Gold closed the second quarter around the low for the year as the widening tariff disputes boosted the dollar.
Currently in the short run, many factors are negative for gold: the strong dollar, monetary tightening and the easing of tensions with North Korea.
Gold prices traded in a narrow range on Thursday, after hitting a one-week high on Tuesday, amid an easing dollar and as the markets awaited minutes from the U.S. Federal Reserve’s June policy meeting.
The metal touched a one-week high at $1,261.10 in the prior session and gained over $20 from Tuesday’s low of $1,237.32 an ounce, it’s weakest since Dec. 12.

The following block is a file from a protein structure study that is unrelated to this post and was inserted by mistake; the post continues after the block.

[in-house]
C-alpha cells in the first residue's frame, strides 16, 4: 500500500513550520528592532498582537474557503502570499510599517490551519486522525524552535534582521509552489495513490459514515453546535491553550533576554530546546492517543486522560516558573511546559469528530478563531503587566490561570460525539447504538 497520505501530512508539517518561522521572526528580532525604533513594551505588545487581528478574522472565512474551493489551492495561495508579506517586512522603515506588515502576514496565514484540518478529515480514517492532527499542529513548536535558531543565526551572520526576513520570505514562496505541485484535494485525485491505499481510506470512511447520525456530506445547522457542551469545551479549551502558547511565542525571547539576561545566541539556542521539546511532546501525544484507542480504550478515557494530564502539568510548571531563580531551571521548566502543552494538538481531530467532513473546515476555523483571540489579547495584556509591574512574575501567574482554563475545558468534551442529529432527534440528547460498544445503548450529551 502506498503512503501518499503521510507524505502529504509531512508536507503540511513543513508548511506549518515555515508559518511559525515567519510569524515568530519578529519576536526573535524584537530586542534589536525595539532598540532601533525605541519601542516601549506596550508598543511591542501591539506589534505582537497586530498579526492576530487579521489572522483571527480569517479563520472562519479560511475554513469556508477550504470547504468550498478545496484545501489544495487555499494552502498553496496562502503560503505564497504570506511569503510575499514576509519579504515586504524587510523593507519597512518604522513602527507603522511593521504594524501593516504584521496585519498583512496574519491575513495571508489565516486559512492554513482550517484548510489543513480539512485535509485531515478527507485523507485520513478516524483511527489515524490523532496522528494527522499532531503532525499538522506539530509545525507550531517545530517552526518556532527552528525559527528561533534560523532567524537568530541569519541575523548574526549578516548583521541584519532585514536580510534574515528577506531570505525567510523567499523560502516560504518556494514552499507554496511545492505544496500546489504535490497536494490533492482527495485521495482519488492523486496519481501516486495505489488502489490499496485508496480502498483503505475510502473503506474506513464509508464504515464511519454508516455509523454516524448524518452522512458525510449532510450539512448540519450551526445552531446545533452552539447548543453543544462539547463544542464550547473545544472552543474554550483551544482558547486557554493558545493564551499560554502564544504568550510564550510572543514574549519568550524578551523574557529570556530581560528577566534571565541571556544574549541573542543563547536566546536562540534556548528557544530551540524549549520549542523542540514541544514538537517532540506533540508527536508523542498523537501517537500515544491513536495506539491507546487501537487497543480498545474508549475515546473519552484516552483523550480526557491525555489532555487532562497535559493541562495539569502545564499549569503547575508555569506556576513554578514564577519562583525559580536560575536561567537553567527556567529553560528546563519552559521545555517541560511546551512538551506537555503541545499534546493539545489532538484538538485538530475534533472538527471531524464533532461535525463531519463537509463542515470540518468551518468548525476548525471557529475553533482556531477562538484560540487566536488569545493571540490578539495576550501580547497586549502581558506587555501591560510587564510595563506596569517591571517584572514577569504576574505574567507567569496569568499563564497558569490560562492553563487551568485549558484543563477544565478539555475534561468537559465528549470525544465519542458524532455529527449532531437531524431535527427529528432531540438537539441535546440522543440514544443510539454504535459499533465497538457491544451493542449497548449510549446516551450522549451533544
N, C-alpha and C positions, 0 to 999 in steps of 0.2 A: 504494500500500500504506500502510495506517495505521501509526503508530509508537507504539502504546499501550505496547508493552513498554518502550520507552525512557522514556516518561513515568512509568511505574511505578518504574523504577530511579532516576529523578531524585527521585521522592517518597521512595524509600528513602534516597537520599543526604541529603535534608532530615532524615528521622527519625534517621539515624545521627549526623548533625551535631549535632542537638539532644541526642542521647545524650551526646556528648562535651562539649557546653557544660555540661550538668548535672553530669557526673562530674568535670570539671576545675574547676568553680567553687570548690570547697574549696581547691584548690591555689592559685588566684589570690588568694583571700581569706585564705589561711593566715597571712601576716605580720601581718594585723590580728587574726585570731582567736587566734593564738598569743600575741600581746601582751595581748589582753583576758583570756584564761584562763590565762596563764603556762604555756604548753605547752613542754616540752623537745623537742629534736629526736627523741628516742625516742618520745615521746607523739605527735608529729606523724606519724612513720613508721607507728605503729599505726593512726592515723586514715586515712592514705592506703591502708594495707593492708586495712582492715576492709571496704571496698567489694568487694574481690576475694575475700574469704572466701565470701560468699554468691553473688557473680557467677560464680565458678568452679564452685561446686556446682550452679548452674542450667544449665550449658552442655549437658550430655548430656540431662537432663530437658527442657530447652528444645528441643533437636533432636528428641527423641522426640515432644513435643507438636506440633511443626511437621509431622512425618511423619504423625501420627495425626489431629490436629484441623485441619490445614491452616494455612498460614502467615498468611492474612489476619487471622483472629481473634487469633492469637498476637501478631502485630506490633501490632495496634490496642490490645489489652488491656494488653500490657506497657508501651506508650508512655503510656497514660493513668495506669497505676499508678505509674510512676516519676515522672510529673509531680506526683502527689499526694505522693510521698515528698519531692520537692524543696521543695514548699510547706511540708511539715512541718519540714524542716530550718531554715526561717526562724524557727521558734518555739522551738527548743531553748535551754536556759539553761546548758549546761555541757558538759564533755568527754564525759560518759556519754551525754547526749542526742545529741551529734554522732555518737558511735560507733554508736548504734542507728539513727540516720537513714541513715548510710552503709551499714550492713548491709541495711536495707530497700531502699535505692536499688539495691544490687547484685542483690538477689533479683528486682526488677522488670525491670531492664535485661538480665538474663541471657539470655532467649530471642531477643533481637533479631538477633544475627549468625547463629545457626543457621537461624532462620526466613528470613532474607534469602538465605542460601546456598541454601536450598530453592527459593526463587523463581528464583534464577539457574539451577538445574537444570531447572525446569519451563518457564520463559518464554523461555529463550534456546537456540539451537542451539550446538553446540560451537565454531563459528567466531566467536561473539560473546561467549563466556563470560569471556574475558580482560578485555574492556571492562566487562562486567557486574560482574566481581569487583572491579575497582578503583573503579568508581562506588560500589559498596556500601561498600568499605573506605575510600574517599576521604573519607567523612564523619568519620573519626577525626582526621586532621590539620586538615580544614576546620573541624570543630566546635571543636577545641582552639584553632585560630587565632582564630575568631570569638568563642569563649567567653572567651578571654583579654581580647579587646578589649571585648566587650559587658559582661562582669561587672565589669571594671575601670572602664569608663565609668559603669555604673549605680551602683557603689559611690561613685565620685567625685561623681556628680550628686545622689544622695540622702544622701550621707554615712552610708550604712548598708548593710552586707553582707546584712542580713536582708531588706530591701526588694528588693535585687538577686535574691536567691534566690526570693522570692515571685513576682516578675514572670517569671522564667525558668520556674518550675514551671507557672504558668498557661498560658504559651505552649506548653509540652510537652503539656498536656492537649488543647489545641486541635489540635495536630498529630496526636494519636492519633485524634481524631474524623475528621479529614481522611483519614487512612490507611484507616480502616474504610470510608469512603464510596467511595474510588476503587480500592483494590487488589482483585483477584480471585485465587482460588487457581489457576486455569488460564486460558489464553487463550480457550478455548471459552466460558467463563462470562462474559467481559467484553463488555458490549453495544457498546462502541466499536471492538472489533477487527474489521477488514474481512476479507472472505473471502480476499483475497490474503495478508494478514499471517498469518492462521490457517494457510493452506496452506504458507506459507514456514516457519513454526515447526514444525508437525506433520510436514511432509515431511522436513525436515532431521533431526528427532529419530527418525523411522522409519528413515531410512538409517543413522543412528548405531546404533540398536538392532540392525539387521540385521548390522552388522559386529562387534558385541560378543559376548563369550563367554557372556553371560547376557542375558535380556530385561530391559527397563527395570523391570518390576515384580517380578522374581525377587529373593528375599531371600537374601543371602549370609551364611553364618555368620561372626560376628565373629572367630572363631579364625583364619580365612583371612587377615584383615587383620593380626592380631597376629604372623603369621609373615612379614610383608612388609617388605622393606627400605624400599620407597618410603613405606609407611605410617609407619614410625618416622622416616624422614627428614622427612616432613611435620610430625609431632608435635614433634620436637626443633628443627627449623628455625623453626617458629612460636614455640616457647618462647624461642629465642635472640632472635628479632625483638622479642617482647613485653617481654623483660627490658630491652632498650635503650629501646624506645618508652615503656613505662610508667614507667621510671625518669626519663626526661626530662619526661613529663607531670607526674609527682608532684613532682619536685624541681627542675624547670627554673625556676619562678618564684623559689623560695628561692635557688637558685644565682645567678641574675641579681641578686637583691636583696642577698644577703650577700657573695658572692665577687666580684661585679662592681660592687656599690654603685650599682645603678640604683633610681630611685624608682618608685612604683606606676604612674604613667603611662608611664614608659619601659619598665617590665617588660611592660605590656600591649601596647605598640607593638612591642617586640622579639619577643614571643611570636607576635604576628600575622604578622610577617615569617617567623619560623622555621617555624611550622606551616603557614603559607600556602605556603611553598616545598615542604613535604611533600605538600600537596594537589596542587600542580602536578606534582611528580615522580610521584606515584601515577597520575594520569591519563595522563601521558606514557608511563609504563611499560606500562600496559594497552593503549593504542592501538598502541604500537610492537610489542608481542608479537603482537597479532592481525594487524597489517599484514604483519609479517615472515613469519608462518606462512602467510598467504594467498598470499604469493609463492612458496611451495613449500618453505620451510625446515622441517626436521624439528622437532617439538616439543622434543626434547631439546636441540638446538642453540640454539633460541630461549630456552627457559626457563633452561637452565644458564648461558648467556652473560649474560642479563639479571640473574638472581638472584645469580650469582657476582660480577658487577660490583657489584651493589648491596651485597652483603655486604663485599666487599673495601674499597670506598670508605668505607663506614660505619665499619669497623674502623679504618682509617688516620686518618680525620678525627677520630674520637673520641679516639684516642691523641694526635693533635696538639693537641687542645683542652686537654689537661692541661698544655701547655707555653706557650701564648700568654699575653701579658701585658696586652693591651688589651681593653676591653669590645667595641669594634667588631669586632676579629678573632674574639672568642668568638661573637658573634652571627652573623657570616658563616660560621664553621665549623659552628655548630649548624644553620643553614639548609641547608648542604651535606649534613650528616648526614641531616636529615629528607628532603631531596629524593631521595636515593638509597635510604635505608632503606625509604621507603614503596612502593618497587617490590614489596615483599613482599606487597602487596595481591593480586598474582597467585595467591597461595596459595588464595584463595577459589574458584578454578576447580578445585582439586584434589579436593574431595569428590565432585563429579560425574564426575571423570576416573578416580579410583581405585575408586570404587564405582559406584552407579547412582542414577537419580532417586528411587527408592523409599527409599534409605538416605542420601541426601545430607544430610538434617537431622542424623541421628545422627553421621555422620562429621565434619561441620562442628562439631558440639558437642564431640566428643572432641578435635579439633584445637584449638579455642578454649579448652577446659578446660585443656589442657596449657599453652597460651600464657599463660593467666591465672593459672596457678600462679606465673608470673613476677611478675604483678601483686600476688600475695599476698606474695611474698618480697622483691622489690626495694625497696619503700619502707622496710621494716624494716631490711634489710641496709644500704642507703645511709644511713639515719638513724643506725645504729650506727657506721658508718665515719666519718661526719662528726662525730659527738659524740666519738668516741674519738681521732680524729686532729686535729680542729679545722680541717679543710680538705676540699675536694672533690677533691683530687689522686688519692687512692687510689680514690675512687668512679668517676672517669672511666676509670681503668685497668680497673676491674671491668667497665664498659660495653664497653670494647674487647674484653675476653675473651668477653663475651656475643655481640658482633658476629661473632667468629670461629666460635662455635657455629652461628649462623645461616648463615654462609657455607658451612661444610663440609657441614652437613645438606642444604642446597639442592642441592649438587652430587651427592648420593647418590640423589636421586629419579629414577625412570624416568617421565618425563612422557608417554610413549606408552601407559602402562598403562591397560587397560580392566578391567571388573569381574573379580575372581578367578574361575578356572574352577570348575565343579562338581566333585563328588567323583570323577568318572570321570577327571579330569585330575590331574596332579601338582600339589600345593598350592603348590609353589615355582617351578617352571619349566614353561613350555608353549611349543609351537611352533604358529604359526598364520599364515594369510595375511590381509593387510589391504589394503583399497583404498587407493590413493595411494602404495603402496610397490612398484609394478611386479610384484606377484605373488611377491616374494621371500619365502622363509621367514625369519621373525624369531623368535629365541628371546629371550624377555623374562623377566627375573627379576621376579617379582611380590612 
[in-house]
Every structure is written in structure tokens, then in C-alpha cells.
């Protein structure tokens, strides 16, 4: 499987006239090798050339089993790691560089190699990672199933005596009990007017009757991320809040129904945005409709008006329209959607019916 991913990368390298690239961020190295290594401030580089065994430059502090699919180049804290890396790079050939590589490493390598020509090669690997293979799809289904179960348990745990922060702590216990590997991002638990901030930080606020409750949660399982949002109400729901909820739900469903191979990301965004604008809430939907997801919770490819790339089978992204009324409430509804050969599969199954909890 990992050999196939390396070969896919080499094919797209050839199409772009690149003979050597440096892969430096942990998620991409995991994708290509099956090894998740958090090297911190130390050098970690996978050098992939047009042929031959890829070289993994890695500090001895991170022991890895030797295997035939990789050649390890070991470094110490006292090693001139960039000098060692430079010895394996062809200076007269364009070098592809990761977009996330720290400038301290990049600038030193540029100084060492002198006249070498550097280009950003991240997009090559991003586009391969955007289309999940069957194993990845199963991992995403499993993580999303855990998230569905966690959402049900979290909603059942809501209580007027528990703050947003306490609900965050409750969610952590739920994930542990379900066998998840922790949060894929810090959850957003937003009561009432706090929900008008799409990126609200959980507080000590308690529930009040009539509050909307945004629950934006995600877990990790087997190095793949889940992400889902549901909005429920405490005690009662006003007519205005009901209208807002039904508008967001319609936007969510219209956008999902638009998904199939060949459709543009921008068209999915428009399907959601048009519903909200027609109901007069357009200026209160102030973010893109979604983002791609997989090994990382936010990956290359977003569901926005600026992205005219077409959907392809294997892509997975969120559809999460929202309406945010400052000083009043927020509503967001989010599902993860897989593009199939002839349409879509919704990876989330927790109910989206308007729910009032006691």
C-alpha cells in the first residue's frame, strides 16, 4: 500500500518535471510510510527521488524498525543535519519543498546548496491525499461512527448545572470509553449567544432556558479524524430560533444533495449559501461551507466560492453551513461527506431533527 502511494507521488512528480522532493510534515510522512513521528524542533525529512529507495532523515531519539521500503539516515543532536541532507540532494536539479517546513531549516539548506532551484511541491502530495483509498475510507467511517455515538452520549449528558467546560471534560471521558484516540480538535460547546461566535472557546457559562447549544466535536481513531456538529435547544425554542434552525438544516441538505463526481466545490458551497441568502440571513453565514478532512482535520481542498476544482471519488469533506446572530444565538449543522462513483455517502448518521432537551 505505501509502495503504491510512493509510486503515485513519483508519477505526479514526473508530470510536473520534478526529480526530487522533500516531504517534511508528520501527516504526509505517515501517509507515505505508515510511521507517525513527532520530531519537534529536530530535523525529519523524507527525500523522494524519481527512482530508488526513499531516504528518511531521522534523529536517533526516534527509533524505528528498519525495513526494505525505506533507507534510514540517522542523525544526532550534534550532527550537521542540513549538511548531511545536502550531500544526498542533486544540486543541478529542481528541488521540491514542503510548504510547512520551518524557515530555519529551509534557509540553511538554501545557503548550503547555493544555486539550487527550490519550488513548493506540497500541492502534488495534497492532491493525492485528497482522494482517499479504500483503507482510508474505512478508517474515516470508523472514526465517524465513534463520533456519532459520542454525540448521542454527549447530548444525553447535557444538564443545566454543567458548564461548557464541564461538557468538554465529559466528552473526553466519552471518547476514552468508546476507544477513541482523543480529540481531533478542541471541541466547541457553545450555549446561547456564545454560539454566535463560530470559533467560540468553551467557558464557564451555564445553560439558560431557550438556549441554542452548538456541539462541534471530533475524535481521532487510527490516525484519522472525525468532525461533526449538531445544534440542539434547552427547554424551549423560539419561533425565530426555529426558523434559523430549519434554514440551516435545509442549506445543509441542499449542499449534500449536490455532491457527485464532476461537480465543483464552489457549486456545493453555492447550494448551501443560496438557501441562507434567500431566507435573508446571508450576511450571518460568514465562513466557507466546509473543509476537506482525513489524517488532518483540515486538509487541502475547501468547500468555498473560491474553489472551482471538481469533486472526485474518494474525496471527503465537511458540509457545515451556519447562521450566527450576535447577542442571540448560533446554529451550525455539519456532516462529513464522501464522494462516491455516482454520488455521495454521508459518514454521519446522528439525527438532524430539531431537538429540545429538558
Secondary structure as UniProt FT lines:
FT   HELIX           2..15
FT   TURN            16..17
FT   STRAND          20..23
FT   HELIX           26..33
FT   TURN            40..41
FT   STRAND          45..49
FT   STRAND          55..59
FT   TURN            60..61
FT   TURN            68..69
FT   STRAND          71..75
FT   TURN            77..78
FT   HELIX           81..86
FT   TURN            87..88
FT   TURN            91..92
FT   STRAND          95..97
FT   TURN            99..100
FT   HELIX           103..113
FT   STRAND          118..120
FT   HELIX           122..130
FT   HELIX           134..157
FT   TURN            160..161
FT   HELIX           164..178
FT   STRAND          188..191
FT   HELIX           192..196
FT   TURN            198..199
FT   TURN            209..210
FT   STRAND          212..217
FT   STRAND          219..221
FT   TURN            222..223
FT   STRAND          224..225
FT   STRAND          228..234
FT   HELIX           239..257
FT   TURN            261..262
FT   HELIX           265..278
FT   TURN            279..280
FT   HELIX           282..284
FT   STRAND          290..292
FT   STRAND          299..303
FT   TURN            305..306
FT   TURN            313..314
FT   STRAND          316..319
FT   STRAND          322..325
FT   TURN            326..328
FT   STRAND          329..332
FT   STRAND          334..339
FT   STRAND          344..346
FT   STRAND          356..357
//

The dollar index, which measures the greenback against a basket of six major currencies, was down 0.1 percent at 94.539.
Last month, U.S. Fed Chairman Jerome Powell said the central bank should continue with a gradual pace of interest rate rises amid a strong economy to balance its employment and inflation goals.
In its June meeting the central bank had projected two more rate hikes in 2018 for a total of four.
Interest-rate expectations, and with them, a higher dollar, have almost exclusively accounted for gold’s retreat. Higher rates dull the appeal of non-yielding bullion, while a firmer dollar makes the gold priced in the U.S. unit less appealing to investors using another currency and any further rate hike is expected to pull down gold prices. What’s not known is the severity of the downtrend.